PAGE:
That’s how he structured his book. First he does a review and synthesis of evolutionary psychology, and then he shows how The Odyssey and Horton Hears a Who! exemplify it. In particular, he argues against older claims (pre-Theory in fact) that Homer had little concept of mind. Those older claims are backed up be evidence from texts, Homer’s texts in comparison to other texts. Boyd invokes Theory of Mind, a human universal, and says those older claims are wrong. I’ve got reservations about Boyd’s argument, and said so in my review of his book, so I’m not going to repeat those arguments here except to note that I do suggest that Boyd’s evolutionary psychology isn’t the only psychology that’s relevant.

I suppose the question I’m wondering about is whether or not the evidence of various texts is so strong that any adequate psychology must adapt itself to those texts, not vice versa. In linguistics, at least some varieties of linguistics, linguists don’t get to pick and choose just which sentences and which constructions their grammar must account for. If real people say it, then the grammar must account for it. I think literary texts have that kind of evidential force, they pose that kind of resistance to theory, but I’m not quite sure how to argue the point, but that’s what I had in mind at the end of “Kubla Khan” and the Embodied Mind:
Human life is extraordinarily complex. Intellectual specialization is necessary to cope with the manifold details that must be observed, ordered, and interpreted if our understanding is to deepen. Specialization cannot be avoided. Yet for much of my career I have listened to people bemoan the deleterious effects of specialization, the production of more and more knowledge about less and less. Our libraries are thus replete with earnest essays and books storming the breech between the sciences and the arts and humanities. These sorties generate much sound and fury, but have left few passable bridges behind. I acknowledge that specialization has grave dangers, that science needs a richer account of human life, and that these dangers threaten to turn our intellectual progress into a series of unsatisfying side-trips. But good intentions and hard work will not fix this problem, for it is not primarily one of professional perversion, whether willful or inadvertent.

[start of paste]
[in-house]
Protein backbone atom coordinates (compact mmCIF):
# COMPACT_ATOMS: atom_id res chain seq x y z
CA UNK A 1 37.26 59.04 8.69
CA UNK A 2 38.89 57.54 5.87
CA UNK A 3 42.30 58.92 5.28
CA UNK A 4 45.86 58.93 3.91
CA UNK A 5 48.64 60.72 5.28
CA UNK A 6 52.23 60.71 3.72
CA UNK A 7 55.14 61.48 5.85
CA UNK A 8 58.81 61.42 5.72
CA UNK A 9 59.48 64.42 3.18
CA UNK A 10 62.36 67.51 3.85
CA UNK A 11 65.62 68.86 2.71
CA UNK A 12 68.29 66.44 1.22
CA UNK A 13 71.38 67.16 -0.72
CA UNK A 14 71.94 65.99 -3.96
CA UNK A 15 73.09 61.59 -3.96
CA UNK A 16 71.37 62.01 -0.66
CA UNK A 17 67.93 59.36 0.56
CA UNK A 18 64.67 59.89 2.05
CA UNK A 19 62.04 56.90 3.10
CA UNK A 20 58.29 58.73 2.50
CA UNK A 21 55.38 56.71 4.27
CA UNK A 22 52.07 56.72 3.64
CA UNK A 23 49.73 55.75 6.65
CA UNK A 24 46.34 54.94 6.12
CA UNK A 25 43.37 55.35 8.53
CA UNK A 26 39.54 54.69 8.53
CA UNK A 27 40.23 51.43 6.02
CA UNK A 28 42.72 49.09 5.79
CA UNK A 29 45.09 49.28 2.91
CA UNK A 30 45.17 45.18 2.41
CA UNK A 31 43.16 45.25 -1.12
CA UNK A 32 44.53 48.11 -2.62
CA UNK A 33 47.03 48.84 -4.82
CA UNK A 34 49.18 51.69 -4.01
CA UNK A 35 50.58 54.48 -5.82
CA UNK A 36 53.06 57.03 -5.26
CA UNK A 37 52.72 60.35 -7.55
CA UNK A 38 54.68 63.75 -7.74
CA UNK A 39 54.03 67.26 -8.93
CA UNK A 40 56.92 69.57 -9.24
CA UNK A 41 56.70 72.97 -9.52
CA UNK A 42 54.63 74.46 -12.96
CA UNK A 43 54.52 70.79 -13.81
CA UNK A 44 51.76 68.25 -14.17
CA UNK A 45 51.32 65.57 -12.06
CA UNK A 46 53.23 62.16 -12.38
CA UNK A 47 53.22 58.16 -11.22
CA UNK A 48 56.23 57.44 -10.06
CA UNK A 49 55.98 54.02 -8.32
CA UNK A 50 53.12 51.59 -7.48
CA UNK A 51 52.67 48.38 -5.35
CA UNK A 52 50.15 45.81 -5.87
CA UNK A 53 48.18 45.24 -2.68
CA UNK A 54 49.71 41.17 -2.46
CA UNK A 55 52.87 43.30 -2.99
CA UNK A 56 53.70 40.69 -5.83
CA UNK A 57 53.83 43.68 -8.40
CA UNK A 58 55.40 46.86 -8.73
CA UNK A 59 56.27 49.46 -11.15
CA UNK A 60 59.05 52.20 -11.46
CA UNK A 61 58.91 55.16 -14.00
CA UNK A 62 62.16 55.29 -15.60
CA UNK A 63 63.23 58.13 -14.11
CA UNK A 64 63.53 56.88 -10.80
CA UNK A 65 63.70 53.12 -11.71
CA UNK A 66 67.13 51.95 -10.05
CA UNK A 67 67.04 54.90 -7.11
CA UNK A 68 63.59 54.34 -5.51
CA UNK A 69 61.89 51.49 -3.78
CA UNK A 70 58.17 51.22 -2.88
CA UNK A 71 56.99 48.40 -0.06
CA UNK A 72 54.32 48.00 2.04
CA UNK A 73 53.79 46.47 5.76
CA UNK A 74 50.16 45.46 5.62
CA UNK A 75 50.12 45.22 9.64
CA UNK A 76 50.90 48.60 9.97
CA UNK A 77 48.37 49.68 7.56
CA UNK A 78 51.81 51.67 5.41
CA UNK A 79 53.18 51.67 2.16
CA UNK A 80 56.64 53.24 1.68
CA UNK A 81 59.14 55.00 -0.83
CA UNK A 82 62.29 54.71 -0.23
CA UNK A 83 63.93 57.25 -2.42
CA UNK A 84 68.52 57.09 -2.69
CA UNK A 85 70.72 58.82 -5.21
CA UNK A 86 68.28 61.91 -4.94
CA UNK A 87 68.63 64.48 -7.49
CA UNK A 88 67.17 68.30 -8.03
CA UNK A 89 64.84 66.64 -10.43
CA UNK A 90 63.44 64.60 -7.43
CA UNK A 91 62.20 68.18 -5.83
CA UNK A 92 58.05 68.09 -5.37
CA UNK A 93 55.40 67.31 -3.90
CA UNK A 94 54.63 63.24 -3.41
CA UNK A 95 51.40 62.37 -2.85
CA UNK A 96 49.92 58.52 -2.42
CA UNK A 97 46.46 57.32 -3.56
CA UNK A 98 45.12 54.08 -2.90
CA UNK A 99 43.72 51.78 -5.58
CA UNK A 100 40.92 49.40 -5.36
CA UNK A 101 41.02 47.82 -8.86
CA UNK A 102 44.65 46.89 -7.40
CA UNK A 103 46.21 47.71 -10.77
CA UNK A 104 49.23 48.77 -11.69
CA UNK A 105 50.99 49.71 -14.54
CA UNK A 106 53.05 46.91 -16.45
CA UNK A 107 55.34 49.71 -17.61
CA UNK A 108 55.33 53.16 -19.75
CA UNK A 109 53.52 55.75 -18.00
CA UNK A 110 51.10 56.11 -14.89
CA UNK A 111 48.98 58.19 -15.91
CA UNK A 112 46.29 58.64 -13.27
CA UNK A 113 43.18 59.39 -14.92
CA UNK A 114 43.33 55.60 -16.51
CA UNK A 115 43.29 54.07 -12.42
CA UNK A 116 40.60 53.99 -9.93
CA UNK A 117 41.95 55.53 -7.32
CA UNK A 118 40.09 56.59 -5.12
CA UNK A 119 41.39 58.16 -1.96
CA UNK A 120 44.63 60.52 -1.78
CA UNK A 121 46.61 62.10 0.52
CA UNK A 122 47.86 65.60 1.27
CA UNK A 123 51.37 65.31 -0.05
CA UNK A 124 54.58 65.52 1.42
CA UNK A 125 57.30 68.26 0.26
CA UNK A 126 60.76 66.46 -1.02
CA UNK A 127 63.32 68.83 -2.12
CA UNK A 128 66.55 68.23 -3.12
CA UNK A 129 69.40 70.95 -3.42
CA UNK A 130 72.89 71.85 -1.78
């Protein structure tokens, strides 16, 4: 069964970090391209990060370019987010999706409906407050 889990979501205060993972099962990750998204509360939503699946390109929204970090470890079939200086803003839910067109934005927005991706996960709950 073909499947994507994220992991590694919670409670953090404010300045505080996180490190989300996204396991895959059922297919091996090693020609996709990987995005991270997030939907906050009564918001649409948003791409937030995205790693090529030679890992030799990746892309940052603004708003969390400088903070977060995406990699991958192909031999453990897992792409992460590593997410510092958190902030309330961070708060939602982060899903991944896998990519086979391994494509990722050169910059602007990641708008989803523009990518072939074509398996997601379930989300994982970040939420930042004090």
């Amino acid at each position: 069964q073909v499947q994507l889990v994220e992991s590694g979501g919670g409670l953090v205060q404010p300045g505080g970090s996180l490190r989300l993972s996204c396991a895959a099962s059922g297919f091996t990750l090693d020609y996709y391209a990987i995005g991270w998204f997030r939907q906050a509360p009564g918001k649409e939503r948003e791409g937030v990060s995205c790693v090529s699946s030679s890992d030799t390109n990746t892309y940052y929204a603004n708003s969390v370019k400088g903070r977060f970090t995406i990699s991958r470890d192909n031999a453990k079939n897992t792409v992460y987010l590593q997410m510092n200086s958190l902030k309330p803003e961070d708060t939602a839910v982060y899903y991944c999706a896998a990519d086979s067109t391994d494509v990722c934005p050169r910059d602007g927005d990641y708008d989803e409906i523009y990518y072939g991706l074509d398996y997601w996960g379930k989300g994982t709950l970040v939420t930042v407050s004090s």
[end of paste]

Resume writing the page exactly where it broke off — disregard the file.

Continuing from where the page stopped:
The problem is that we do not have a way of bringing these disparate specialties to bear on one another. The study of literature and the arts is one way to provide a focal point for such integration. But literary analysis can serve in this way only if it is conducted in terms commensurate with these other disciplines. We must learn enough from these new psychologies so that we can ensure that will happen. Thus informed we can create a body of detailed textual analysis that others can use in formulating their research agenda. Any model of the human mind, or some aspect of it, must be consistent with literary analysis. A linguistics of sentences that cannot account for the sentences of “Kubla Khan,” and for the entire discourse as well, is not an adequate linguistics. A neuroscience of feeling that cannot account for our wonder and joy in “Kubla Khan” is not an adequate neuroscience. If we do our work well, investigators in neighboring disciplines will be more fruitful in theirs.

We need to know: What is the nature of the human mind such that it continually inquires into its own nature, into its place in the world? What is the nature of a poem such that it stills, for the moment, such questioning? A science that fails to address such questions may indeed be a science, but it will not be profoundly of man. As humanists it is our responsibility to see that the new sciences of man are adequate to these questions.
ADDENDUM: Hmmmmm...I'm wondering if the point of, e.g. deconstruction, is that the literay text itself is as strong as anything a critic could say about it and so made non-negotiable demands on the critic and on whatever Theory the critic brought to bear on the text. The text reads the critic as much as the critic reads the text.